The McKinnie Factor
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Rachel does not like crowds. I canâ€™t stand tourists. Are crowds and tourists the same, I wonder, as we discuss heading into the wild or into the pretty landscapes protected by the Park Service and American taxpayers. Has Rachel McKinnie ever stood in line? I imagine her making a bank deposit, but I see a wall of the bank is missing and there are sand dunes and a boiling blue sky just beyond the counter with the slips and a pen on a thin chain, a place to total your money while wildness reminds you the only thing you have to waste or save is time.
This is the McKinnie factor:
Wilderness, the way a human finds itself only by becoming lost in its embrace, as the wild becomes a sort of cathedral where you can pray as blasphemously as you wish among romping elephants and soaring eagles and the wispy breeze which wakes you to a compass you carry inside, that reminder to avoid plastic and fiber optics, and follow tides and shores. She is a beacon, I think, always on the edge of trees or snowlines or streams or fossil beds. What an extraordinary creature, I think repeatedly, on my way from Vegas to the dunes in Colorado, where I run into her halfway. She drinks red beer while I study my Arnold Palmer like Galileo, wondering if she is thinking what I am thinking, of how strange it is to meet someone just like you, who thinks the sky and the sand and the wind were sculpted just for you, a personal playground for you to live in if only you dropped those anchors that keep you hooked to mortgages and frappuccinos.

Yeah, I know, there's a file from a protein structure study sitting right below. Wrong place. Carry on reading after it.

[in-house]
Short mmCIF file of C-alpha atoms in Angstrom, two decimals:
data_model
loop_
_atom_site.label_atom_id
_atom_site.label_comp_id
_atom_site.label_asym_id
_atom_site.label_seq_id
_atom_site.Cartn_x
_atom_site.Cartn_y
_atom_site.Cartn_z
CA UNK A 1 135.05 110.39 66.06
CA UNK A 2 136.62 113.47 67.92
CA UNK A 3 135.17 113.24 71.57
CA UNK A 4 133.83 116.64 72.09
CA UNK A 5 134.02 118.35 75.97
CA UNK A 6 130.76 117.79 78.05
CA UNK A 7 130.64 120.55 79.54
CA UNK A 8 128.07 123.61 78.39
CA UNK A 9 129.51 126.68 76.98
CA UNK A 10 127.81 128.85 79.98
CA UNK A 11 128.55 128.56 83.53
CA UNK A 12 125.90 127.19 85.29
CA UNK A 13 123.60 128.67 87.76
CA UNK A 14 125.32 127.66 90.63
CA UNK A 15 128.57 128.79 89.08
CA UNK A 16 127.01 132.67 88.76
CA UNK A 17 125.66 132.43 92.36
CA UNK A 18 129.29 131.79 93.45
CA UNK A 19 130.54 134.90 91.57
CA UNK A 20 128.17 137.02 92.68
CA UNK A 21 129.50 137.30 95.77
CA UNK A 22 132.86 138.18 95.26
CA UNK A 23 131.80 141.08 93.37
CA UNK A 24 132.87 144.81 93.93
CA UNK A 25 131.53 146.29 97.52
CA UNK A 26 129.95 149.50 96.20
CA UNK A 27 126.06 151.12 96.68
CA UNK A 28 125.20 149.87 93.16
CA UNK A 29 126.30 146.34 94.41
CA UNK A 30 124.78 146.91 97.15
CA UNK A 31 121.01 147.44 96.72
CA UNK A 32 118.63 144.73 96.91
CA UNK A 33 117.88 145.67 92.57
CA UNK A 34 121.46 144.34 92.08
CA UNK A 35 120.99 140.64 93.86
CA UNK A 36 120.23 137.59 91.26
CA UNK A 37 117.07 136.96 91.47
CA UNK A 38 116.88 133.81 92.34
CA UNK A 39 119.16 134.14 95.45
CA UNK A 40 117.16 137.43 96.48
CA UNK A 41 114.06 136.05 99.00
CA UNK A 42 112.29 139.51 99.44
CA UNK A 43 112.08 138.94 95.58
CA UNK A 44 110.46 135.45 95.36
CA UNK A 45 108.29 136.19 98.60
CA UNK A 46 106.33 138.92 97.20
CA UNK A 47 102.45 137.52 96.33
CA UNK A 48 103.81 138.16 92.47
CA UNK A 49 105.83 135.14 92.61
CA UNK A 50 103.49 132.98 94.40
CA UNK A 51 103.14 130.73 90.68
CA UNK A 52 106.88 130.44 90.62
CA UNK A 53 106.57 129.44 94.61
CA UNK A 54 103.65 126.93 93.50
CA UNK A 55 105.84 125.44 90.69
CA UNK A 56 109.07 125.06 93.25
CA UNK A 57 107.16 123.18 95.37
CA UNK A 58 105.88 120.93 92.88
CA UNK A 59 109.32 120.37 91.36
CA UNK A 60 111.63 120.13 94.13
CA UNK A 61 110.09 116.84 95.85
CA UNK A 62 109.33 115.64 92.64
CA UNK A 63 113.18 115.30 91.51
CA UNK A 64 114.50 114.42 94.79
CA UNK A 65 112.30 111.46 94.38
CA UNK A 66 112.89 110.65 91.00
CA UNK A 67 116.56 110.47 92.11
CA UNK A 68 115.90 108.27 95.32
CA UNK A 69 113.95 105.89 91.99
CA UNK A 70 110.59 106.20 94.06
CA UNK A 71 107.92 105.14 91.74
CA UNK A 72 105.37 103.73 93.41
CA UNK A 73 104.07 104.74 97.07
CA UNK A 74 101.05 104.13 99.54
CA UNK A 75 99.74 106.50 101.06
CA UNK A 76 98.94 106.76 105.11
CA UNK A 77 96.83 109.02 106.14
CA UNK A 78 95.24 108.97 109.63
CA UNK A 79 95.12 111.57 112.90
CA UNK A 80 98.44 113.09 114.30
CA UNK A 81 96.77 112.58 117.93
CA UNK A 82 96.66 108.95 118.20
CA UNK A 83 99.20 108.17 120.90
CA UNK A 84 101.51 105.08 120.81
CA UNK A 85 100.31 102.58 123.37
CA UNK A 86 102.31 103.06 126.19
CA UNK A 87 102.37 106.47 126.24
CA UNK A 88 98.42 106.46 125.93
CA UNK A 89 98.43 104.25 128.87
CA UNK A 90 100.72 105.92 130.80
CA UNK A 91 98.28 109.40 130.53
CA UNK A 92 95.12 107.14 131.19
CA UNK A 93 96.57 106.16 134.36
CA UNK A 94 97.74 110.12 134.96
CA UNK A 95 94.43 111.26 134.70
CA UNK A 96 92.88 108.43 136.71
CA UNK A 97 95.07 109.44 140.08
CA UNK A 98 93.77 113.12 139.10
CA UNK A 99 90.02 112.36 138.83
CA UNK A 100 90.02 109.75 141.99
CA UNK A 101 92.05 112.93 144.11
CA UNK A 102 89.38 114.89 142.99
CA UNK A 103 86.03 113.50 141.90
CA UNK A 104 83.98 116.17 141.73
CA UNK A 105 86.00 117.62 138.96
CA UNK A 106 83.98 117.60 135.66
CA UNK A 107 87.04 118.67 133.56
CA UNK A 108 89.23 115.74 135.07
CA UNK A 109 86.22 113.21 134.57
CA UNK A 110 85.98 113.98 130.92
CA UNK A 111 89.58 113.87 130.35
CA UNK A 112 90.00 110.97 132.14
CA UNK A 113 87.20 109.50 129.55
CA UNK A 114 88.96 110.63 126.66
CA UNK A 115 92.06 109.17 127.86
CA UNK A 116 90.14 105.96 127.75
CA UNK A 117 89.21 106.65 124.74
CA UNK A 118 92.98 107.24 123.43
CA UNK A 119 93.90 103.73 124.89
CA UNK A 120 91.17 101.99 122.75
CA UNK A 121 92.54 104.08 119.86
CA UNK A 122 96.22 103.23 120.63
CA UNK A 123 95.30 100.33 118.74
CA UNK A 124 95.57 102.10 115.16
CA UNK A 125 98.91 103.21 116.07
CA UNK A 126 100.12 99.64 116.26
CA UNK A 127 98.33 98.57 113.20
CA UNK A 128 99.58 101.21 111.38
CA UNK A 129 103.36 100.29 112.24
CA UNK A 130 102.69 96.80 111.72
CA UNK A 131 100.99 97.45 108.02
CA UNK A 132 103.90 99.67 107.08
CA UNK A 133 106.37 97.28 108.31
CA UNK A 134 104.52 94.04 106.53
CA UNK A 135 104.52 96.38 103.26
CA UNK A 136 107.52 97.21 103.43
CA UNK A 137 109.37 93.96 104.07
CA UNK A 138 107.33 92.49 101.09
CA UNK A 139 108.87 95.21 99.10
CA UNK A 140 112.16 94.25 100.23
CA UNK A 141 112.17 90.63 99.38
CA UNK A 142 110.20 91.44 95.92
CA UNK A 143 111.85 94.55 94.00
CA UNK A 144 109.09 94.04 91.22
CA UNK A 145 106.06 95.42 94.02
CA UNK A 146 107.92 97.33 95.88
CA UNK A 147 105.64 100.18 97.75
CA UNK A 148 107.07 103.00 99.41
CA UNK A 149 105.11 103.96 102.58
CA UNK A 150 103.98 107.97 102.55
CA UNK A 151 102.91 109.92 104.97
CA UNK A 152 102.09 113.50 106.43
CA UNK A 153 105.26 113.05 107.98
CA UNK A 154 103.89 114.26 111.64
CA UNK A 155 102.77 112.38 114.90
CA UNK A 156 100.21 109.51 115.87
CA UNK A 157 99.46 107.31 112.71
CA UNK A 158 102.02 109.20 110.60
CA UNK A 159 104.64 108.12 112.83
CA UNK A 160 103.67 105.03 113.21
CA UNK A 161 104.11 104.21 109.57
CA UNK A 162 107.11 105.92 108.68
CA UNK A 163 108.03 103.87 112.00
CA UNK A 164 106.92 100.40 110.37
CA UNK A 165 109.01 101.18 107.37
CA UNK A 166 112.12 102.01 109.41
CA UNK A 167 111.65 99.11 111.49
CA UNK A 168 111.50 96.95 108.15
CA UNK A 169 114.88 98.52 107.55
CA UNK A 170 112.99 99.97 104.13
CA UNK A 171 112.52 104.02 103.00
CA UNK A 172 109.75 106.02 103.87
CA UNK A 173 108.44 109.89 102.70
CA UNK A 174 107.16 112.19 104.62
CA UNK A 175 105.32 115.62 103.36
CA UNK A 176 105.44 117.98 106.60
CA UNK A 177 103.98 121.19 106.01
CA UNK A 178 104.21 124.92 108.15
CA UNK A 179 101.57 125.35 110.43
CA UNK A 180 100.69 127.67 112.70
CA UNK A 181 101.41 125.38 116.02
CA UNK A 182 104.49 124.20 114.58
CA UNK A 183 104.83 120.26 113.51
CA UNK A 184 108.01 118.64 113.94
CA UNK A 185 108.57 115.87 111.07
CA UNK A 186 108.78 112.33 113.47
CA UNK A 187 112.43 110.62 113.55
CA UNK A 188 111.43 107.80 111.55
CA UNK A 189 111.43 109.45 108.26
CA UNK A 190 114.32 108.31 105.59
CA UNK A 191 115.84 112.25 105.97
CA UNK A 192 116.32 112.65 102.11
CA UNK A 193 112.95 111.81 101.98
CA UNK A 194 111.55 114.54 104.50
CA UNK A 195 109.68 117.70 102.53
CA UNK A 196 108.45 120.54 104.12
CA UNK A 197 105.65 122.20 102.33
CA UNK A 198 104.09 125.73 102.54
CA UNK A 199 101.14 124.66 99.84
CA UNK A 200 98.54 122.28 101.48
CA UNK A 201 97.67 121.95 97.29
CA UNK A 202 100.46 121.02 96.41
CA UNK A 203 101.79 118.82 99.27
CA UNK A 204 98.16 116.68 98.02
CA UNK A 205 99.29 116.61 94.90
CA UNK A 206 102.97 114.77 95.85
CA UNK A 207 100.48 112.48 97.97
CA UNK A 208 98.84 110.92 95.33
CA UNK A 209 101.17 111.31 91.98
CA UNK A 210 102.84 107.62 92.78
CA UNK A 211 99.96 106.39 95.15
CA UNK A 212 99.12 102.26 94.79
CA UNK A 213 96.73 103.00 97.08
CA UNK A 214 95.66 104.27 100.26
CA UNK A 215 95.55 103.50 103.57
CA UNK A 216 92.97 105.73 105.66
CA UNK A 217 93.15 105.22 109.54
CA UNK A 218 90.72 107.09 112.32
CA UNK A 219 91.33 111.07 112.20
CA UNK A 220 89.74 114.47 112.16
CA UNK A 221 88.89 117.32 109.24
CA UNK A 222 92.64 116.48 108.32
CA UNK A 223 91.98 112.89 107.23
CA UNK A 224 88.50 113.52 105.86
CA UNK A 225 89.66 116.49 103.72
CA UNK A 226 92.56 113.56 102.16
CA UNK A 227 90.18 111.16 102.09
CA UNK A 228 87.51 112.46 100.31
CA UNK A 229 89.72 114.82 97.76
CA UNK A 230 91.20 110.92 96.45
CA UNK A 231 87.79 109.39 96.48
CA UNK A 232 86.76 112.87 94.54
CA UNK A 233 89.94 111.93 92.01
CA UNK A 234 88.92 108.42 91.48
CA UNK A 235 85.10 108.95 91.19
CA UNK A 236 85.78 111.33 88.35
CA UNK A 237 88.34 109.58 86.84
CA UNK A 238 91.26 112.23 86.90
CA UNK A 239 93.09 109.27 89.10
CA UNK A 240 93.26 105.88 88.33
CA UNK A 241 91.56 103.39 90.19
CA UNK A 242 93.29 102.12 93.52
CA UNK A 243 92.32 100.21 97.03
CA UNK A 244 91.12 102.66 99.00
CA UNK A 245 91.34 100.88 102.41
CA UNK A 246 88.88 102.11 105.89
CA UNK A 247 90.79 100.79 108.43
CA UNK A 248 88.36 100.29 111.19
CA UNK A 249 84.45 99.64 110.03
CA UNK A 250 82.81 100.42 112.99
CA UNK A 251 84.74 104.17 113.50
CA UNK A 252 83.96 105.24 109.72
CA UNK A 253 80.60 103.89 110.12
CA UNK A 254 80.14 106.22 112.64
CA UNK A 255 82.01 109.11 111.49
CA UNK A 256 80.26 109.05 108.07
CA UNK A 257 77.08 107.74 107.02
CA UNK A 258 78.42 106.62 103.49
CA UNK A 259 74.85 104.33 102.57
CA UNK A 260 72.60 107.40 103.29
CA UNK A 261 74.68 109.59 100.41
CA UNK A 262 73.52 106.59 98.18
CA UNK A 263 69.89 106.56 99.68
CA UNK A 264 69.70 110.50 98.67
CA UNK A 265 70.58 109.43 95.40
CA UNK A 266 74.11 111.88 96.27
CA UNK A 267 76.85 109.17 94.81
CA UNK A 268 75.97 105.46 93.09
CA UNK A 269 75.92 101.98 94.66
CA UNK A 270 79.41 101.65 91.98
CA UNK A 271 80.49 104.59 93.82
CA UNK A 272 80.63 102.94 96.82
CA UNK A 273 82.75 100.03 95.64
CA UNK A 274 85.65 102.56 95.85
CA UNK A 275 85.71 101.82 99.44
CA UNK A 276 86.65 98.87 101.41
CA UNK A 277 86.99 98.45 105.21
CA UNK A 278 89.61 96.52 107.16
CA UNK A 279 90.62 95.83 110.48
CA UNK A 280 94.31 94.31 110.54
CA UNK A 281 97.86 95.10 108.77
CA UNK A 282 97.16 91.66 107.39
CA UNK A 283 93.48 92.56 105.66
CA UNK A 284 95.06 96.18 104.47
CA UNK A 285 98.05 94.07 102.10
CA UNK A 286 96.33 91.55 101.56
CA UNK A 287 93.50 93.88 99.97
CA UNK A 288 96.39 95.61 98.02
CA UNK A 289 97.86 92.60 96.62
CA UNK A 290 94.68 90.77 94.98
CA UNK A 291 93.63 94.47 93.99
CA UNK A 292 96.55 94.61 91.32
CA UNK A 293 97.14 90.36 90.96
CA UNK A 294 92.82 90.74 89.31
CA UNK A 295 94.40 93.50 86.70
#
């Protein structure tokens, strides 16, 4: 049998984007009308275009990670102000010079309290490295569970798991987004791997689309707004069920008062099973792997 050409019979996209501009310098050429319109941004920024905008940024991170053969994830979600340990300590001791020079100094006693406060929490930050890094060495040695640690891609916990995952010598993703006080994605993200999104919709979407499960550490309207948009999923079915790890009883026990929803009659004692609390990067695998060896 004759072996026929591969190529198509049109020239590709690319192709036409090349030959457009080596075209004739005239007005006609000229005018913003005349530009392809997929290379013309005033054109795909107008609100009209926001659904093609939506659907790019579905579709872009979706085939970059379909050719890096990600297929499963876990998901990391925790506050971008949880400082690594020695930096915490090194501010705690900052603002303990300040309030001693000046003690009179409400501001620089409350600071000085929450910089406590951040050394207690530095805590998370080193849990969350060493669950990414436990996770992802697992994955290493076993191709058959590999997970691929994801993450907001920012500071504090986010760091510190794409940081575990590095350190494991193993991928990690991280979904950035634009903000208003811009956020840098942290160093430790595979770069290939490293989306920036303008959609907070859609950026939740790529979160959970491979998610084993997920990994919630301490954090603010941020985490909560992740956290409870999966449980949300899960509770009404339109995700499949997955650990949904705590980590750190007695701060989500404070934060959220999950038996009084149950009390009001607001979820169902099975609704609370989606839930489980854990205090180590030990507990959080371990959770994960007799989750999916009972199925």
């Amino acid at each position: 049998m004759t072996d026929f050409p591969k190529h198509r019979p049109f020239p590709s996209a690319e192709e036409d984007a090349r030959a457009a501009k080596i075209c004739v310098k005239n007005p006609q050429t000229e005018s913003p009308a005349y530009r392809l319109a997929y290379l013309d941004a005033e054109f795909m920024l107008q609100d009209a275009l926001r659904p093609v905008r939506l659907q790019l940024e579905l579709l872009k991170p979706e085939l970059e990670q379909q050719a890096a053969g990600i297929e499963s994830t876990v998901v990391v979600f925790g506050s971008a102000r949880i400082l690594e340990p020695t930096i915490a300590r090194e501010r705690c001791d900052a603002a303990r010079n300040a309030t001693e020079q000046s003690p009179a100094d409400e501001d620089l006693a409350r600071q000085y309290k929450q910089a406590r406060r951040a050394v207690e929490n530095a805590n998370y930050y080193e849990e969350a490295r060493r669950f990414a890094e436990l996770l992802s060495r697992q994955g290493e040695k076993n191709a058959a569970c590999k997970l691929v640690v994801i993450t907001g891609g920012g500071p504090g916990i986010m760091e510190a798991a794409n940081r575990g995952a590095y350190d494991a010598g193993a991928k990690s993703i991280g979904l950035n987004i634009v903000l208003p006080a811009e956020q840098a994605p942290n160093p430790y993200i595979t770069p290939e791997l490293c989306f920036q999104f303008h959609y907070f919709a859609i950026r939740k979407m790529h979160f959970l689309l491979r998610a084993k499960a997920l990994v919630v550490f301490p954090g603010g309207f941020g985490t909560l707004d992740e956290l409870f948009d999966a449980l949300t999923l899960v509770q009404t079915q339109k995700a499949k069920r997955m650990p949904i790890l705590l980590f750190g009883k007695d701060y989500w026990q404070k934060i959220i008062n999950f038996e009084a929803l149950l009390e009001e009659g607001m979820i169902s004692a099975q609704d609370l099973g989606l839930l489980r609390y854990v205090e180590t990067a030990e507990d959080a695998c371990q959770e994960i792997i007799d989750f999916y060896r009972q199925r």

Meeting Rachel McKinnie in the Utah desert happens after you say hello to her in a parking lot in Moab. You cannot know her until her blue and orange self melds with her surroundings. She sees without limits, with an appetite that erases the past but might kill her if she gives in to it, and this is the blue sky in which her pictures are captured: the limitless stratosphere, and eyes that stare even when she looks away. She leaks energy and moves over the land like a skate or ray in shallow water, every rock hiding possibility and every pebble a chance to scratch an itch, and this is the orange dirt of the sand in which Rachel McKinnie was built.
She agrees to shoot the Arches despite the crowd. It is late, and I promise she can hide in the shadows. The place is beautiful. She realizes sheâ€™s spent a lifetime here but only once been inside the parkâ€™s boundaries. She gets lost, and shoots. I watch her and promise you silently that I will write about meeting Rachel and seeing her in the blue and orange and expect that I will tell you how unique and mysterious she is, but take my word for it when I say instead that she is exactly the same as you and me.
The McKinnie factor is an act of camouflage. She becomes you, or me, and a gift of this deceit of hers is that you can see just like she does, through her eyes, following her feet. Itâ€™s a trick, and like all real magicians Rachel does it without knowing she is pulling it.
Also by seanie blue
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